2. For all new constructions, for rent or for sale, 35% of units should be designated as affordable housing. Of the 35% designated as affordable housing, rents should be graduated to allow for affordability differences between low- and middle-income households. That is, rent for these units will be based on the income brackets they are intended to serve, with prices determined through a non-shelter needs assessment based on the newly adjusted affordable housing designation.
  3. Units that newly enter the market after shedding a rent-control or rent-stabilized designation will be designated for affordable housing if 35% of the building’s units are not already classified as such. Once a building meets the 35% affordable housing threshold, subsequent units can enter at market rates. For buildings that currently have no affordable housing and no rent-controlled or rent-stabilized units, as units become available every fourth unit will be designated for affordable housing until the 35% affordable housing threshold is met.
  4. In order to pay for new affordable housing stock, New York City will institute an annual Vacancy Tax on seasonal and non-domiciled apartments. Modelled after the successful Vancouver and Paris Vacancy Taxes, The Halasa Housing Fund, will tax units, “ghost apartments” that sit empty every year with an annual 1% tax on the property assessed value. Such a tax could also incentivize owners to live in (or rent out) the 50,000 apartments that currently sit empty in New York City, helping to ease pressure on rents throughout the city. In addition, Ms. Halasa also plans to institute a vacancy tax on landlords that let storefronts sit empty for months to help mitigate the impacts of the widespread practice of warehousing valuable commercial and residential units.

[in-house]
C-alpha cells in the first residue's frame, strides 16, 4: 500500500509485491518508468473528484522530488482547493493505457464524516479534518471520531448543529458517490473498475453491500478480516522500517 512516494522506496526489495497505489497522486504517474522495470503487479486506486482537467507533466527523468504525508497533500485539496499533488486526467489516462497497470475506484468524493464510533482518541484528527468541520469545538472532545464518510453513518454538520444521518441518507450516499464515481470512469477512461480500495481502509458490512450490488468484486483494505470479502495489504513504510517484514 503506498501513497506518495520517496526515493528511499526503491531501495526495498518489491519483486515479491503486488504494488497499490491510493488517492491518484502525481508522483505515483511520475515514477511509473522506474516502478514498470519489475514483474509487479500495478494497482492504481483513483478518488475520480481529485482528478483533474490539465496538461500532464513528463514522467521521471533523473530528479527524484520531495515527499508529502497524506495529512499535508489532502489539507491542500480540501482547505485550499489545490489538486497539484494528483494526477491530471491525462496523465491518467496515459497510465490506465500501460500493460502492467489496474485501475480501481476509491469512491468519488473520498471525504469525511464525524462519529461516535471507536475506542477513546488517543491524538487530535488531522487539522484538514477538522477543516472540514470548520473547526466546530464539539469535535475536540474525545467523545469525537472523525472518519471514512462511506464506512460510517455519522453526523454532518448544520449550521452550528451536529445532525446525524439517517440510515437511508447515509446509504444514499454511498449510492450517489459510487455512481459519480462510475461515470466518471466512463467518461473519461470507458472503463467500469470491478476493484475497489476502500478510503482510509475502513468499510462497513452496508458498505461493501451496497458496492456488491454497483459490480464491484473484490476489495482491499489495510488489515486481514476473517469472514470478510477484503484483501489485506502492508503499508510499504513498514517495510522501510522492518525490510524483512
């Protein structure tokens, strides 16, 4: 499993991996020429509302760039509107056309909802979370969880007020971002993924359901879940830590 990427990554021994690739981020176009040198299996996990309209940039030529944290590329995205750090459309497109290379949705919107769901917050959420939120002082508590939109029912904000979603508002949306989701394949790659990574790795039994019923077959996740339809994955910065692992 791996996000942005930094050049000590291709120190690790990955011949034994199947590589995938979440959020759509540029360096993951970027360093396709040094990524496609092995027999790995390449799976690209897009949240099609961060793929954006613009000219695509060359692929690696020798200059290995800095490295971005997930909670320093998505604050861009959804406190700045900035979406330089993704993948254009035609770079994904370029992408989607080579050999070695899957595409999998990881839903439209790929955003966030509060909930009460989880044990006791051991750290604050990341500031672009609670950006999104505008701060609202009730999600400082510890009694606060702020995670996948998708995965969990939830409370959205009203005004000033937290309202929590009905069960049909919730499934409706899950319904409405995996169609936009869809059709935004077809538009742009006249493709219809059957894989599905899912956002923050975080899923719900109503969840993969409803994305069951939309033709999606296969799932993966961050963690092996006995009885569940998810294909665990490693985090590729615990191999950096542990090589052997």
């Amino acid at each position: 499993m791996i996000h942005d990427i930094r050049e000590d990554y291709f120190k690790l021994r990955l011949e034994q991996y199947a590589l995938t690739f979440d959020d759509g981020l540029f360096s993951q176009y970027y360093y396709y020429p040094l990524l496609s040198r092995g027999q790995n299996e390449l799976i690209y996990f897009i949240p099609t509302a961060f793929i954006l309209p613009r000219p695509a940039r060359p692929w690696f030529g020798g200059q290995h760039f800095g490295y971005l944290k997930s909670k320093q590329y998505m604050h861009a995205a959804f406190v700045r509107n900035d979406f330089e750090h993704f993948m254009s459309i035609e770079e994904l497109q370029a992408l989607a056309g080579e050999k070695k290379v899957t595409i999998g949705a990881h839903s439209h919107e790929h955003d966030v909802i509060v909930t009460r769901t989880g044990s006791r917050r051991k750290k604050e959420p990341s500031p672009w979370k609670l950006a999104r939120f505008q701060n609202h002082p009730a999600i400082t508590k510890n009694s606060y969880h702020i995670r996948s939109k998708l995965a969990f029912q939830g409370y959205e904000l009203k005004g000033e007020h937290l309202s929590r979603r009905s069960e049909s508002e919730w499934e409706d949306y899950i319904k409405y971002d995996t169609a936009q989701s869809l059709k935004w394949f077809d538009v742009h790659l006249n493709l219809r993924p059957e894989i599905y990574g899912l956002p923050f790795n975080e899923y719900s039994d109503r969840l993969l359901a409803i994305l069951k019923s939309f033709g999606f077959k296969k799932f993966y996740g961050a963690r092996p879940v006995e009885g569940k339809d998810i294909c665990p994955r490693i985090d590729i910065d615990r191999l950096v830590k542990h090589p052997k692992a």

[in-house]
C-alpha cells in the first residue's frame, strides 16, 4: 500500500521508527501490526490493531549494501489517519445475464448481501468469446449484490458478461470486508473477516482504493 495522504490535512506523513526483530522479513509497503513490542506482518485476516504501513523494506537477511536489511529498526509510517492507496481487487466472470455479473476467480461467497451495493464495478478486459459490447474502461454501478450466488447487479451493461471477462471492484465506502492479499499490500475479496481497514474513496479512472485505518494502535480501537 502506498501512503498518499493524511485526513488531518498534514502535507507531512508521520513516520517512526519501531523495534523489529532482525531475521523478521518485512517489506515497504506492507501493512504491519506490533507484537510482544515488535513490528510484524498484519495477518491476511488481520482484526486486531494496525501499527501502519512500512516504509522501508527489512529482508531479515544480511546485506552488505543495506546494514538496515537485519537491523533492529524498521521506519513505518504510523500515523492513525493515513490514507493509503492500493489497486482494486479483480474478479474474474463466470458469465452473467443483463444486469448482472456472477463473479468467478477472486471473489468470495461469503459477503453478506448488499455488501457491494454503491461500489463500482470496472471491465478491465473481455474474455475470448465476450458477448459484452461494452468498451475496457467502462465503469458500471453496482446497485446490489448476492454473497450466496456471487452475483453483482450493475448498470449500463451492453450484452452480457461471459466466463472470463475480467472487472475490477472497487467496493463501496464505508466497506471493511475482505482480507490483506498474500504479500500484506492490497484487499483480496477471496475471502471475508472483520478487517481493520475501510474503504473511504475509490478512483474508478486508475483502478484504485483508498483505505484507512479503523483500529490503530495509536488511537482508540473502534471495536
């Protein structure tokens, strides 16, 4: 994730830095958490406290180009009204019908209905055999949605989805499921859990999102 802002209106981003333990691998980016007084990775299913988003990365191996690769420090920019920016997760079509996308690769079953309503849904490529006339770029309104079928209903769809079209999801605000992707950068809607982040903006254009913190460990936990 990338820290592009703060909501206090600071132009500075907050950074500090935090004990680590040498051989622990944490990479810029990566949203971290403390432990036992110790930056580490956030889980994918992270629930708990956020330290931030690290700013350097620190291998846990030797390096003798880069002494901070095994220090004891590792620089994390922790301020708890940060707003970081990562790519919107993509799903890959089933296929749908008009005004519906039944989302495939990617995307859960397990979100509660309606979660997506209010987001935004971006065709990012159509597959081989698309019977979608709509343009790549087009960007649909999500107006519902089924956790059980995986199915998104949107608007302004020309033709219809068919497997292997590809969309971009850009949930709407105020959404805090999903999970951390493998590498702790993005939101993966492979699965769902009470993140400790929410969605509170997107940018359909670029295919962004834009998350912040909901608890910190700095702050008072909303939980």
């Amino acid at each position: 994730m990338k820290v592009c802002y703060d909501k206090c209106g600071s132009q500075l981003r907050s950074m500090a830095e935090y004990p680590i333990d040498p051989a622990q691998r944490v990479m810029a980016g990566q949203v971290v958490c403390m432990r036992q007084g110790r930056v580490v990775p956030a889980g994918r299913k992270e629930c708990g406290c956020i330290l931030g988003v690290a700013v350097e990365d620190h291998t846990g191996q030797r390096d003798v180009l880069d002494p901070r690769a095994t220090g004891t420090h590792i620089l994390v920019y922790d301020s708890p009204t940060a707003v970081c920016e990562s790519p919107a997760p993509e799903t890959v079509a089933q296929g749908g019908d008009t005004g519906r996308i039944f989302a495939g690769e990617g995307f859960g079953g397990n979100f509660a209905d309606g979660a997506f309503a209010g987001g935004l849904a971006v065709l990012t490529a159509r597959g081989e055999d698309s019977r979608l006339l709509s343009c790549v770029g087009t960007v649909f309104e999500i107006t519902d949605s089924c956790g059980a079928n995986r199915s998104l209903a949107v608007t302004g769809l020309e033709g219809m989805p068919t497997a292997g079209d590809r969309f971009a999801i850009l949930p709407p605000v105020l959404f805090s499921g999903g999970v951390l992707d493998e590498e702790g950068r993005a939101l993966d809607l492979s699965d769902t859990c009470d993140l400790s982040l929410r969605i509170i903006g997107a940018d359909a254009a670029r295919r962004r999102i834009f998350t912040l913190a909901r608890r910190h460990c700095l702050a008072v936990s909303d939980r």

5. Another idea Ms. Halasa proposes is to support is utilizing the Land Bank, an idea currently offered by New York City Comptroller Scott Stringer, in 2016, to develop an estimated 57,000 units of permanently affordable housing units on the 1,100 vacant lots in New York City, as well as on a smaller sub-set of privately-owned, tax-delinquent properties. Partnering with non-profit developers, who do not have the primary goal of making profit, the alliance would allow for more housing for lower-income New Yorkers than the current broken system of Mandatory Inclusionary Housing. Developers could ‘buy in’ to create a public authority, perhaps a sister to NYCHA, which would issue bonds to fund construction through non-profit sponsors. Non-profit developers who took on ambitious 100% affordable housing requirement would be given various incentives.